Of all the towns and villages within the Parkes Shire LGA, the southern-most is Daroobalgie. While being closer to Forbes than Parkes, it contains the 2870 postcode. Similarly to nearby Nelungaloo, Daroobalgie shares parts of its history with Forbes as well as Parkes. Long term residents will remember the meatworks and freezer works situated here, while many people can tell if you’re a local if you know how to pronounce it (HINT: it’s pronounced with a lot less letters than how it’s spelt – droo-BALL-ghee)
It still contains buildings that historians love to look at. Indeed it’s position in Australian history is assured, seeing as it played a part in one of the many “snowball marches” of the First World War.
Daroobalgie is first mentioned in The New South Wales Government Gazette in 1848, when a licence to depasture stock at Daroobalgie had been given to Thomas Arkell. (Source: New South Wales Government Gazette (Sydney, NSW : 1832 – 1900), Tuesday February 1, 1848 [Issue No.13] p. 161.) Arkell’s pastoral lease was given in 1839, according to Hildred (1997) p.47. This excellent resource, Forbes, New South Wales, Australia highlights that the definition for Daroobalgie is an Aboriginal word for “jumping into water” (Source: NSWRail.net website) and that like so many place names years ago had an additional way of spelling it DROUBALGIE:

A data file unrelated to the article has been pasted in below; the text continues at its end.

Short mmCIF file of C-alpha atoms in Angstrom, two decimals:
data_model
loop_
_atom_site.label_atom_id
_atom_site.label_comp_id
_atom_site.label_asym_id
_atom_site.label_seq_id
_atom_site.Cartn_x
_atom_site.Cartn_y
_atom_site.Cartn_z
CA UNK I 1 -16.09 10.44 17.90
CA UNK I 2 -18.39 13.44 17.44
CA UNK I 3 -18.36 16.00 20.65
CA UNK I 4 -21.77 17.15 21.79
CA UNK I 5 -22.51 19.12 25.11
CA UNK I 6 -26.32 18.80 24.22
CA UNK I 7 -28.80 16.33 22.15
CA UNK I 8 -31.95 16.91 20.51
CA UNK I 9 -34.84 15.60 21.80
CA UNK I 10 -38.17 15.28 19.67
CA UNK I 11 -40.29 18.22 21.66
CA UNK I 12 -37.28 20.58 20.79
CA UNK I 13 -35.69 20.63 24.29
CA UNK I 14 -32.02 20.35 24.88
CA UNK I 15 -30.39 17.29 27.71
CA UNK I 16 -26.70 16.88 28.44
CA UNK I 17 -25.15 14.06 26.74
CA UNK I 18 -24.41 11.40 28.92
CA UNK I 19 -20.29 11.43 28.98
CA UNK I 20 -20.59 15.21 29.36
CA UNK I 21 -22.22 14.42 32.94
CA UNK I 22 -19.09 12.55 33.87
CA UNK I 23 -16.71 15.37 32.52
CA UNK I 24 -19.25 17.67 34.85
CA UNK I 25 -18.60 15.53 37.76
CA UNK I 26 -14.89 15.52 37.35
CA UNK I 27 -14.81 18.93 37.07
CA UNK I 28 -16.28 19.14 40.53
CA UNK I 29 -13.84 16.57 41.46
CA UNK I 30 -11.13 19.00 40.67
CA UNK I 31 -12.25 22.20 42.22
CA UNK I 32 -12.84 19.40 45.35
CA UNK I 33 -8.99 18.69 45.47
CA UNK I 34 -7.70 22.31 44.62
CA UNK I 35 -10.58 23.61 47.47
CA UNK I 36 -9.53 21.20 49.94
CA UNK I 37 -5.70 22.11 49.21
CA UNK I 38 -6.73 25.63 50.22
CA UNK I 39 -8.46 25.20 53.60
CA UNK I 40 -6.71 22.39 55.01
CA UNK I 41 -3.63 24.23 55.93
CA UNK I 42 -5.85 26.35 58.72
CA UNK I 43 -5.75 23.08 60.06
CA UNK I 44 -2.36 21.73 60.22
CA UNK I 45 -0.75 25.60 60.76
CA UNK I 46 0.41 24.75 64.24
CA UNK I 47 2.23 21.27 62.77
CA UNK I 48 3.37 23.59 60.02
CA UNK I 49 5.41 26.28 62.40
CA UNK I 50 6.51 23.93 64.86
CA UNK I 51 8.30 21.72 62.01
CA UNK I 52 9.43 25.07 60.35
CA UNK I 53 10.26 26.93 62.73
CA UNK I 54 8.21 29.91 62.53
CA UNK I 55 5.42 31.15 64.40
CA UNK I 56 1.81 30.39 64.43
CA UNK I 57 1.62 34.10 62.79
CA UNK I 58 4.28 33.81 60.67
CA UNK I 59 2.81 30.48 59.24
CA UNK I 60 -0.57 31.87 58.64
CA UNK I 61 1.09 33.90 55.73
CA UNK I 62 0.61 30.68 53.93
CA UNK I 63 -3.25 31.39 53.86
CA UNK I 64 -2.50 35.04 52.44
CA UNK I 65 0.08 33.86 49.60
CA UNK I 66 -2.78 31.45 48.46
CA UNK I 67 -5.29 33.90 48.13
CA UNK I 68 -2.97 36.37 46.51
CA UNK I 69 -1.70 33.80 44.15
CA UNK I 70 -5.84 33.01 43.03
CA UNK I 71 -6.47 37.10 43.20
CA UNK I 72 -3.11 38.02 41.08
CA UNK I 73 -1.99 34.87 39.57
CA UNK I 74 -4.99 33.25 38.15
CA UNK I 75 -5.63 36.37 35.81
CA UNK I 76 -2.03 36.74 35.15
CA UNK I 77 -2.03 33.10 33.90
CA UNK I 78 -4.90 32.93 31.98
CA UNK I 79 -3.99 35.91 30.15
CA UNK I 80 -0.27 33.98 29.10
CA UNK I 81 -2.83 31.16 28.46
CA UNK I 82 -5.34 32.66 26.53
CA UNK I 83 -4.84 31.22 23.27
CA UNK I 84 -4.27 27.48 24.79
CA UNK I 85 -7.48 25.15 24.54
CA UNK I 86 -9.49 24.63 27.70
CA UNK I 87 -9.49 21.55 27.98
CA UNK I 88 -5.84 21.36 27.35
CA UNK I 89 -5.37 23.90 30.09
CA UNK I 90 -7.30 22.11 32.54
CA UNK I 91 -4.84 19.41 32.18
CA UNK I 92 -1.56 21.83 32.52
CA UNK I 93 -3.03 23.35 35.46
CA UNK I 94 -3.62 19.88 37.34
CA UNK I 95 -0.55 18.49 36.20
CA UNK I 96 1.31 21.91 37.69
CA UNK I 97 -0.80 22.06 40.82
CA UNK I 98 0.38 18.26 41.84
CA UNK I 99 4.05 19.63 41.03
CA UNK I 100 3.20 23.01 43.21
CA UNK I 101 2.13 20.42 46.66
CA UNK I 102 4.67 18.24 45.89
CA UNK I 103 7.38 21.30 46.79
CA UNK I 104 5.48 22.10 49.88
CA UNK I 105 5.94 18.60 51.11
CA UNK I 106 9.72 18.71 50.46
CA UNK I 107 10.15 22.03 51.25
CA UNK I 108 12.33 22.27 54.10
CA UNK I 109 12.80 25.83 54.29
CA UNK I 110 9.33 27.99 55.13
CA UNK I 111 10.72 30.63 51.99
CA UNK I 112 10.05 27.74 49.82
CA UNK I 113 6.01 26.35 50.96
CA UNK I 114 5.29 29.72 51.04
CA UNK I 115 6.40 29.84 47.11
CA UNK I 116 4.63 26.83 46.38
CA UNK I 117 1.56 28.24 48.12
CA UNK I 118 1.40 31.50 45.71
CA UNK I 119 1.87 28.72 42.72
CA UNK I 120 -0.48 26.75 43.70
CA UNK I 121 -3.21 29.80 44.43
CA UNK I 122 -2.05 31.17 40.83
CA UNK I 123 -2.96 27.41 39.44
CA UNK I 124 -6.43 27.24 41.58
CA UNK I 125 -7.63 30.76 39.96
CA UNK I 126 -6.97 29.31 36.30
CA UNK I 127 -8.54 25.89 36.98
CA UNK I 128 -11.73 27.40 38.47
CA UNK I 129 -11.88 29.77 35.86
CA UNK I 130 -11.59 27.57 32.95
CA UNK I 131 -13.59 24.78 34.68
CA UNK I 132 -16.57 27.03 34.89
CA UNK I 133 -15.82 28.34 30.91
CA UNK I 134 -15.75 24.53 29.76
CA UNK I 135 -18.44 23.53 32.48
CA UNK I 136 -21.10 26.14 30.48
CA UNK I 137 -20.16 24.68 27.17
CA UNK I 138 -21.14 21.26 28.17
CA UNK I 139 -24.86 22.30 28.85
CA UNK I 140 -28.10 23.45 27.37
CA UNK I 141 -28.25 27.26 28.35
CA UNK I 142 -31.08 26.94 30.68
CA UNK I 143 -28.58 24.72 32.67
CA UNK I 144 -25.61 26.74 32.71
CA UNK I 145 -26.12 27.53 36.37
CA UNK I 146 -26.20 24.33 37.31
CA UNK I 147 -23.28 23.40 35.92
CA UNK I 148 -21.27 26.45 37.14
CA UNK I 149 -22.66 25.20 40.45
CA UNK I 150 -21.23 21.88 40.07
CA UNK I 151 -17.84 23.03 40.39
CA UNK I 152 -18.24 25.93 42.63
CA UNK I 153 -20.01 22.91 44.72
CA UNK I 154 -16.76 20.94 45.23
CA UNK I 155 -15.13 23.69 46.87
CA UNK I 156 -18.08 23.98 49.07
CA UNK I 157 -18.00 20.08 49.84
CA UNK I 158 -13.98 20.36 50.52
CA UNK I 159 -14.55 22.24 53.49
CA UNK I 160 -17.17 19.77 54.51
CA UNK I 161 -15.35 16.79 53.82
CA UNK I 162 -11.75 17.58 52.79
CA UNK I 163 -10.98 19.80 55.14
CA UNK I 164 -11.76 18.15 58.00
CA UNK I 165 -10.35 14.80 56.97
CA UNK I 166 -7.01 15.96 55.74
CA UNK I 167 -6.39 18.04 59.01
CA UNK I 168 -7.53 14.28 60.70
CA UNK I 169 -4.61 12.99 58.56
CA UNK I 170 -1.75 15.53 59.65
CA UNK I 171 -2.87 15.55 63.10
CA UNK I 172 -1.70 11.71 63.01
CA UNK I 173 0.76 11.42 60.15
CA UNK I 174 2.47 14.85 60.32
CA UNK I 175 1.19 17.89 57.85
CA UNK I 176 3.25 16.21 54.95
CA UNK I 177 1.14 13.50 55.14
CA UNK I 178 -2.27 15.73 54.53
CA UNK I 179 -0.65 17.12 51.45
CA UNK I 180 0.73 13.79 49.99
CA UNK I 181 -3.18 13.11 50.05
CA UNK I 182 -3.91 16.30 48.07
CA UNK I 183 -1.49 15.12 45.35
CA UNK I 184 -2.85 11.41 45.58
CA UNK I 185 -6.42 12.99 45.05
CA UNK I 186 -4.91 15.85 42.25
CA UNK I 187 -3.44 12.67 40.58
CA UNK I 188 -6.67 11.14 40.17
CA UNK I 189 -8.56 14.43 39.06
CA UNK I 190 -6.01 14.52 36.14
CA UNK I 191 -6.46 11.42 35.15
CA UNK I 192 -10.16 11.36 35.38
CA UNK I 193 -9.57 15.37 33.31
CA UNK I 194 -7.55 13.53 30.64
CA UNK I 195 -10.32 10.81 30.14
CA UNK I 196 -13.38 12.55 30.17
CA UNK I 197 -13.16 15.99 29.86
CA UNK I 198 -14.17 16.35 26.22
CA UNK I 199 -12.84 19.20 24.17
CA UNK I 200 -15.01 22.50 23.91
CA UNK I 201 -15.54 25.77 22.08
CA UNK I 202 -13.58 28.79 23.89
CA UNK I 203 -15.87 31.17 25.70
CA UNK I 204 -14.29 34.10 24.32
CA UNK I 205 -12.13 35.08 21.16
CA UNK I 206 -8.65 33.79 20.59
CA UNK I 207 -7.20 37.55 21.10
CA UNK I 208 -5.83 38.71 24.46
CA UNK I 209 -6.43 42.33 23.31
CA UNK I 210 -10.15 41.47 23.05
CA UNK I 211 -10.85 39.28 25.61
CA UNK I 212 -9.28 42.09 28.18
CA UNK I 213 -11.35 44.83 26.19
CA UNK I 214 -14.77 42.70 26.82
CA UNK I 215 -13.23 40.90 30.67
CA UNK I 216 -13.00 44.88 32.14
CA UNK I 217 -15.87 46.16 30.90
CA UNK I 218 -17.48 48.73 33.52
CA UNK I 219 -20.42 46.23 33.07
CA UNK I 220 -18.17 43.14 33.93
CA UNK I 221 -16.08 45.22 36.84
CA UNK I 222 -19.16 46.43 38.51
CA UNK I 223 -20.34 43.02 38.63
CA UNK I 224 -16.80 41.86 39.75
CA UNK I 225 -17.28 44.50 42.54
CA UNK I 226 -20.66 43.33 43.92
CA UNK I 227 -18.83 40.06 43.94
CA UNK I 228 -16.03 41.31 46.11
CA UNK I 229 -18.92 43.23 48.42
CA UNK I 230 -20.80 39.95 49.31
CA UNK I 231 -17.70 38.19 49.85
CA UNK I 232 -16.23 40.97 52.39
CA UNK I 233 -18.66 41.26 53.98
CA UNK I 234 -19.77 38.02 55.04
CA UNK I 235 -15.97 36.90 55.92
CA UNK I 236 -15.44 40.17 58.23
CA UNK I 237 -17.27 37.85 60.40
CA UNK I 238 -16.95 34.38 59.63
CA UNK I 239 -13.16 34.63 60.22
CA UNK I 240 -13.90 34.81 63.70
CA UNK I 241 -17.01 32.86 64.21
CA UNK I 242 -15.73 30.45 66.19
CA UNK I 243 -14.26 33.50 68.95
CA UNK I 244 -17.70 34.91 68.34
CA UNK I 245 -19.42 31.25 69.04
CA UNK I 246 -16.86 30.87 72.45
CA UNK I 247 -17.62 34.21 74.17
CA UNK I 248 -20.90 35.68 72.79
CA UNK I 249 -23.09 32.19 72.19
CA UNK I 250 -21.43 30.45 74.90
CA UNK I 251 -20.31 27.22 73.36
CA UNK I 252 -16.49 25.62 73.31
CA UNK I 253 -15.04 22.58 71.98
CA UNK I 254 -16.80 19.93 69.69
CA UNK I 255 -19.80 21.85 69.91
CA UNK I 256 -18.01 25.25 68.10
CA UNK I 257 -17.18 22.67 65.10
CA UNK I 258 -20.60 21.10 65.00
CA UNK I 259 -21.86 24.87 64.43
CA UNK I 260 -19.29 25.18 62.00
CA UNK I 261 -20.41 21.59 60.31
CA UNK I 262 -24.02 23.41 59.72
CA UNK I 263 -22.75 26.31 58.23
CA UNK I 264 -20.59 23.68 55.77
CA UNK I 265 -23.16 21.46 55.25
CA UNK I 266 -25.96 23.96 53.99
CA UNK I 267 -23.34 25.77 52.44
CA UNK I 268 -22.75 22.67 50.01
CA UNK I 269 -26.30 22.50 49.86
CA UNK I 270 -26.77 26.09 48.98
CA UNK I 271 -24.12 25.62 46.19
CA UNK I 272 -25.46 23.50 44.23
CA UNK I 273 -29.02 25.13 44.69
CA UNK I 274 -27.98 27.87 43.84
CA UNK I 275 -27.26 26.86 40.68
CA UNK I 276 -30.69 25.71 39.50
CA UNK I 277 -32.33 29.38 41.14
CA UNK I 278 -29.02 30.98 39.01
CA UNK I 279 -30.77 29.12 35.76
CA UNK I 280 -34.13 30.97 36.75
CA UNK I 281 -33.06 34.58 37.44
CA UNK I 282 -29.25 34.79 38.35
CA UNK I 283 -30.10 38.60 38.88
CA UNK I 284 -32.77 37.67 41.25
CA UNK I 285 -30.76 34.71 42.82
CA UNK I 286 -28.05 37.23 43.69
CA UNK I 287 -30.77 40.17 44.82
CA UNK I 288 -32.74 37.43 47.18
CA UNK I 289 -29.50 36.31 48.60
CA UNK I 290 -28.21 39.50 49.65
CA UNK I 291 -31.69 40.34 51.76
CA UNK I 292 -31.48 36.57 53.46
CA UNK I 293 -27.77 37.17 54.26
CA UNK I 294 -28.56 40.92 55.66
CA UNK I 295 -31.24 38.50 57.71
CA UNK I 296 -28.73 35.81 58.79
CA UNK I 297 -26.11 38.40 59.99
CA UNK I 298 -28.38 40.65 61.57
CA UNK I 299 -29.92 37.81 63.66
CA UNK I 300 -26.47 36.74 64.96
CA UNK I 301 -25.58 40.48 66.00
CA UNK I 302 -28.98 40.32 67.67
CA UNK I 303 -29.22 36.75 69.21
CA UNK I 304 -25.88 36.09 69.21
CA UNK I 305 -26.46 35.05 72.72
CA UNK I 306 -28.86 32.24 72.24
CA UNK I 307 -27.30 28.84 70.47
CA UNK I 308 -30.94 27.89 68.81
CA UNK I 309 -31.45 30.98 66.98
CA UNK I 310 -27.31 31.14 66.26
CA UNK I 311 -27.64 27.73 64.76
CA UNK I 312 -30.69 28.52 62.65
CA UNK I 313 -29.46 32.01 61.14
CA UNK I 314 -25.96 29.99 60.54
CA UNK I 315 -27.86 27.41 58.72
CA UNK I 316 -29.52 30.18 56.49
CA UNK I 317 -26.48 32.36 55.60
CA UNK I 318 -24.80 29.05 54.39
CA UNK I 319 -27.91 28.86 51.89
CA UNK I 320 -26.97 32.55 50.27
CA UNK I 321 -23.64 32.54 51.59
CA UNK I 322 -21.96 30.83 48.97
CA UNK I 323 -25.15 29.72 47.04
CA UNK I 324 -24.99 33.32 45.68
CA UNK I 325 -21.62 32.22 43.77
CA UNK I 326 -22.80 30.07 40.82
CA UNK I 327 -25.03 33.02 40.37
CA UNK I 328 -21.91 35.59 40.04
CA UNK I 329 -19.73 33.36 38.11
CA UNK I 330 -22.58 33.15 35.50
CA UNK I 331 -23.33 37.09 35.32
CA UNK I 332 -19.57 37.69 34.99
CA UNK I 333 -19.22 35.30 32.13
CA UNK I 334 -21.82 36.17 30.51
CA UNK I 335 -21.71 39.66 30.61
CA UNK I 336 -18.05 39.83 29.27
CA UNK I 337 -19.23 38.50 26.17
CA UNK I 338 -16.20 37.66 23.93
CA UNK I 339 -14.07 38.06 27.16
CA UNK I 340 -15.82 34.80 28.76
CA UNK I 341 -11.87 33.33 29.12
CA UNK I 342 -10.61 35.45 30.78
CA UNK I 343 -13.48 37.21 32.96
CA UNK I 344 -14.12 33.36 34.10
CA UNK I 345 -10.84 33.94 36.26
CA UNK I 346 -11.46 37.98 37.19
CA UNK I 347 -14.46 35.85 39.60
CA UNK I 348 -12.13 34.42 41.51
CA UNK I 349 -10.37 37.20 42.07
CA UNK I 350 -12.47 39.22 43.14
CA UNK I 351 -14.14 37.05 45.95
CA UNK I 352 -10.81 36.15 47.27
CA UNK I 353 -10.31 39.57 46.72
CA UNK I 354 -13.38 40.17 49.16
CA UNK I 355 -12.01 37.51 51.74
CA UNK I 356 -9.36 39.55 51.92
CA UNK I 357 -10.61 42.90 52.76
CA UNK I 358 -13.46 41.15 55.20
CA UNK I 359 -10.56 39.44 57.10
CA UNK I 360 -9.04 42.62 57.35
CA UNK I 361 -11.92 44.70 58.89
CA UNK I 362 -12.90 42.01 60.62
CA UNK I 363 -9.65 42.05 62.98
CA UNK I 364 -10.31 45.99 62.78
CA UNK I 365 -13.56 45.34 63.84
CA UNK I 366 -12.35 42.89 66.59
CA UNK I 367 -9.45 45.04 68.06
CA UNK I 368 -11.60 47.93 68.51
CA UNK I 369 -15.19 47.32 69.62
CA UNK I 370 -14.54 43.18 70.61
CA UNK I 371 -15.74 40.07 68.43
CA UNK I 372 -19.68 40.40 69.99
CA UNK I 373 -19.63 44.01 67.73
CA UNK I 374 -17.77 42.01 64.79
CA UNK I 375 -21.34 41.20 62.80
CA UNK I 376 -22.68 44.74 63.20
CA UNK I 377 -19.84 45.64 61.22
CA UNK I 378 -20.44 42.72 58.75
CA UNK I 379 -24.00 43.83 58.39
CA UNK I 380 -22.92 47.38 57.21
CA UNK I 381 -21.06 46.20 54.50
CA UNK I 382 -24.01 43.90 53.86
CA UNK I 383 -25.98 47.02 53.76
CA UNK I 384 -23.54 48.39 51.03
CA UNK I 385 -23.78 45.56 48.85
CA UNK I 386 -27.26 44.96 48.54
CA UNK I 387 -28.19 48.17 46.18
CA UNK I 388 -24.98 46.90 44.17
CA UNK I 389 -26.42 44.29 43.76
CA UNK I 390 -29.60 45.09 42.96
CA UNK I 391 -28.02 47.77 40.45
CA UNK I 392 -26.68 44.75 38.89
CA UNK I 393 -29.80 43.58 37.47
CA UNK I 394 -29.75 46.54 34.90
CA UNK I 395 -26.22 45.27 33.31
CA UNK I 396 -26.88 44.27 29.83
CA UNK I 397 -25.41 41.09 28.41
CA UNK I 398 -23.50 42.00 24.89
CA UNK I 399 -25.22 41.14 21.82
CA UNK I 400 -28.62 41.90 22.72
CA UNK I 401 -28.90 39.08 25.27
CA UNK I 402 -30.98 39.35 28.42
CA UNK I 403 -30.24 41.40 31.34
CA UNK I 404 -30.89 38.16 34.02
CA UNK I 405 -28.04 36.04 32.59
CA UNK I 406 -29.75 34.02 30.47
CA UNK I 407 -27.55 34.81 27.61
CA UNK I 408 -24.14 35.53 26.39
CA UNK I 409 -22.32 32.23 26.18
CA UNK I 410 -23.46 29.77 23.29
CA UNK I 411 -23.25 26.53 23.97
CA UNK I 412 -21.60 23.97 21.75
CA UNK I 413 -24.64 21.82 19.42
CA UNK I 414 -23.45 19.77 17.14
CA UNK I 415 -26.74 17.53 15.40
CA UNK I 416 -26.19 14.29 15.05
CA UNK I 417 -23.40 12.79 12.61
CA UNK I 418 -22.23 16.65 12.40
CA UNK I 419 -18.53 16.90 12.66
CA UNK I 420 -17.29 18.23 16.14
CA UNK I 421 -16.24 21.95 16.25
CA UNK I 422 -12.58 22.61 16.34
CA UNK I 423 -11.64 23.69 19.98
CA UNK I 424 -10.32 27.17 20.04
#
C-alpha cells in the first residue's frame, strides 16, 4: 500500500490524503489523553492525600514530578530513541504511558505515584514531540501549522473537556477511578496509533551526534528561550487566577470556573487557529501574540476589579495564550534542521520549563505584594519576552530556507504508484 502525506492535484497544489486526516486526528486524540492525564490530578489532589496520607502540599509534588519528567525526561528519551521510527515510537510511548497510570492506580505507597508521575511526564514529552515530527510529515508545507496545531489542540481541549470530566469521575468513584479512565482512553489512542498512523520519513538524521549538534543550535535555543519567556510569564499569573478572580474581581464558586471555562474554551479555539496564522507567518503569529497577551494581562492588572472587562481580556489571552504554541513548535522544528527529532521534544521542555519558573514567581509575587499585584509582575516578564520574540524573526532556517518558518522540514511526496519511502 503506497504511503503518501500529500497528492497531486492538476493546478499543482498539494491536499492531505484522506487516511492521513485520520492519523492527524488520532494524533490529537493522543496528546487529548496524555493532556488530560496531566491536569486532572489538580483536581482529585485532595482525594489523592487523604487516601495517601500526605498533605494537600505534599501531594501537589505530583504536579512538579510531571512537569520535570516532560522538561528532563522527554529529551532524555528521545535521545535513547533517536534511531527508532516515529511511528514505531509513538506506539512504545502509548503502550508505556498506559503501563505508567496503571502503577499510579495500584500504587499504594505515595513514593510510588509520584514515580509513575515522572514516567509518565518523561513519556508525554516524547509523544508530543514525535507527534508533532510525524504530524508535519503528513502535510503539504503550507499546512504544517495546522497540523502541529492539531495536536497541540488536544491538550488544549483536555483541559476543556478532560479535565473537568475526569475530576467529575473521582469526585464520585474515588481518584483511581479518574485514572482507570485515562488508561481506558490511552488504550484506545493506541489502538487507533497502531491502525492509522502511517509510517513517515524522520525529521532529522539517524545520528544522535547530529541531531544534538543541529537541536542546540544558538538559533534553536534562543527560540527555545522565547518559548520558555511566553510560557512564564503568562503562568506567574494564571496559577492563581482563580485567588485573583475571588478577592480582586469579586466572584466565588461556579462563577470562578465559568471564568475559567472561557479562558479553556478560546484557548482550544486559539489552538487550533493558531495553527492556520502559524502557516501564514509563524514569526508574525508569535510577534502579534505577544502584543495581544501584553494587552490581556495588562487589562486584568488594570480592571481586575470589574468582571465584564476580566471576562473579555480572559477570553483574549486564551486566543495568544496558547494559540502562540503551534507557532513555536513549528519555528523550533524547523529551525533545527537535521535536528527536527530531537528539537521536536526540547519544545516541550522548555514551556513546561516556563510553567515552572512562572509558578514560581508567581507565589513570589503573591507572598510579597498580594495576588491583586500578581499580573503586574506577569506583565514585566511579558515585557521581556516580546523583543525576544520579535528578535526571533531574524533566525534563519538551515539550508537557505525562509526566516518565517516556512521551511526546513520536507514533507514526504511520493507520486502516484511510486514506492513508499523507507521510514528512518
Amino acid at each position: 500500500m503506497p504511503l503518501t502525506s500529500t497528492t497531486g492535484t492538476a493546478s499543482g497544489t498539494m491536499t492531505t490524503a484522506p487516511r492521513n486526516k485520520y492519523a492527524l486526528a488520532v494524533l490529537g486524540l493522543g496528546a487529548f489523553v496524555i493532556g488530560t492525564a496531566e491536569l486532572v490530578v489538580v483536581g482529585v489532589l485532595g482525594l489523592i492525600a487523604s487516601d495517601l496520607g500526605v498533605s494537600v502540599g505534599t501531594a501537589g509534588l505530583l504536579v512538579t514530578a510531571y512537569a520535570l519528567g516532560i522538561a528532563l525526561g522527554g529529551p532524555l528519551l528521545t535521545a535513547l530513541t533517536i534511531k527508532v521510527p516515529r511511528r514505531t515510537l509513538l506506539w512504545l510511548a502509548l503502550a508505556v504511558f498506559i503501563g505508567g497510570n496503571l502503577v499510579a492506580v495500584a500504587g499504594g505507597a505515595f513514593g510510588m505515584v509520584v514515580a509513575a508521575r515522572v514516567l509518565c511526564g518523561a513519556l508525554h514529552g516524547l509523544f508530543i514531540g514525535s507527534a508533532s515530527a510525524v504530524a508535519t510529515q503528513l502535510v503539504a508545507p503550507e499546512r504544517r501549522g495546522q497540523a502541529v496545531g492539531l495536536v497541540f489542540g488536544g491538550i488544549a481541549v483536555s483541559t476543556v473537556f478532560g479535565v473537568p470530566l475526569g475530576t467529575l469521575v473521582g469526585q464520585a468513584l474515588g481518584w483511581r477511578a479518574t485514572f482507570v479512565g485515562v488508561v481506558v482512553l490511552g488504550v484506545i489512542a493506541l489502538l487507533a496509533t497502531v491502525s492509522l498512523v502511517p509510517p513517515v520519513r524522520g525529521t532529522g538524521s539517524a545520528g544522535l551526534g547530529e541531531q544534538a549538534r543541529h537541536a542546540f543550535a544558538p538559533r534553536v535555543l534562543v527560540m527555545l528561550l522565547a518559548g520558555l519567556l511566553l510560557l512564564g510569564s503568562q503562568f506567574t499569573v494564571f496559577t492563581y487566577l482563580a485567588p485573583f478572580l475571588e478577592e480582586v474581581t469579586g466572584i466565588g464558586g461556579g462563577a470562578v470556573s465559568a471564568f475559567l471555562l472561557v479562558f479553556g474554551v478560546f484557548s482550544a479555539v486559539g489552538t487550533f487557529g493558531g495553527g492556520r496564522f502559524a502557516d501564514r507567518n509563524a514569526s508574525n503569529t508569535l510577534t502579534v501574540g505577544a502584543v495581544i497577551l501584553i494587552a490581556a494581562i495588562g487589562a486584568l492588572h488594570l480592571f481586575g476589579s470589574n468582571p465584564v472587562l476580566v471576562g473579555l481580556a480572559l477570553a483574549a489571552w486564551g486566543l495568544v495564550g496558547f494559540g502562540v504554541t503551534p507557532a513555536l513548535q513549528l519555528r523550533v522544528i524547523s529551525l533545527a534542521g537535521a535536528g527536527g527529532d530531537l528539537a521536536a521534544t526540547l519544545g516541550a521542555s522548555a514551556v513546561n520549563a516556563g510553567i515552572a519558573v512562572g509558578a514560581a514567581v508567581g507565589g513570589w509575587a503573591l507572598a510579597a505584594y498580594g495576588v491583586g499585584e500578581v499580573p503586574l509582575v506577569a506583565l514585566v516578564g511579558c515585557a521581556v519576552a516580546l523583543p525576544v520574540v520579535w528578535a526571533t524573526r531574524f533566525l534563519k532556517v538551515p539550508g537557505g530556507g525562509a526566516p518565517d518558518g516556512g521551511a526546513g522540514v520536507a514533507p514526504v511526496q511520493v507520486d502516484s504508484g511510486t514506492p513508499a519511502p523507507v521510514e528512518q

Droubalgie (Aboriginal for jumping into water) was first taken up as a pastoral lease by Thomas Arkell in 1839 and incorporated half of what is now Forbes, the other half was part of Bogabigal: lore has it that the boundaries of Droubalgie and Bogabigal were either where the Lands Office now is or at Ranken [sic] Street.
Mr George Ranken owned Bogabigal Droubalgie extended north from the Lachlan River towards Parkes where it had a common boundary with Bartley’s Creek, now owned by the Tom family.
The accompanying sketch [see below] of ‘Commissioner’s Camp Forbes about 1860’ was given to my mother, Helen Wilson, in 1934 by the daughter of Edward Combes and shows the eastern side of Droubalgie homestead which is built of pit-sawn timber and had a shingle roof (now under corrugated iron). [Brunel Combes is listed as being the Government Surveyor in the Australian Almanac of 1866].
After Thomas Arkell it was owned for many years by Martin Bros, then passed briefly to the Corby family from whom my father, Charles S. Wilson, bought it in 1925. The Wilsons had owned Lake Cowal station at Marsden since 1878 and Charles Wilson had a block called Caloola. In 1923 he married Helen Stitt of Wandary. They lived at Caloola for two years then moved to Droubalgie to take advantage of the fertile river flats and plentiful water of the Lachlan, not to mention being closer to family at Wandary.
In 1926 Charles Wilson built a suspension bridge between Droubalgie and Wandary, not so much for social reasons but to take the Droubalgie sheep to Wandary shearing shed. Droubalgie shearing shed was burnt down in the time of a previous owner who used the insurance money to pay for his daughter’s wedding. The suspension bridge was destroyed by floods in the early 1950s.
Allan Wilson in Hildred (1997) pp.47-48
Census results when Daroobalgie was counted on its own. *** Please note the 1947 Census tally is combined from results Daroobalgie (68), near Daroobalgie (50), and Front Daroobalgie (63). Source: Australian Bureau of Statistics website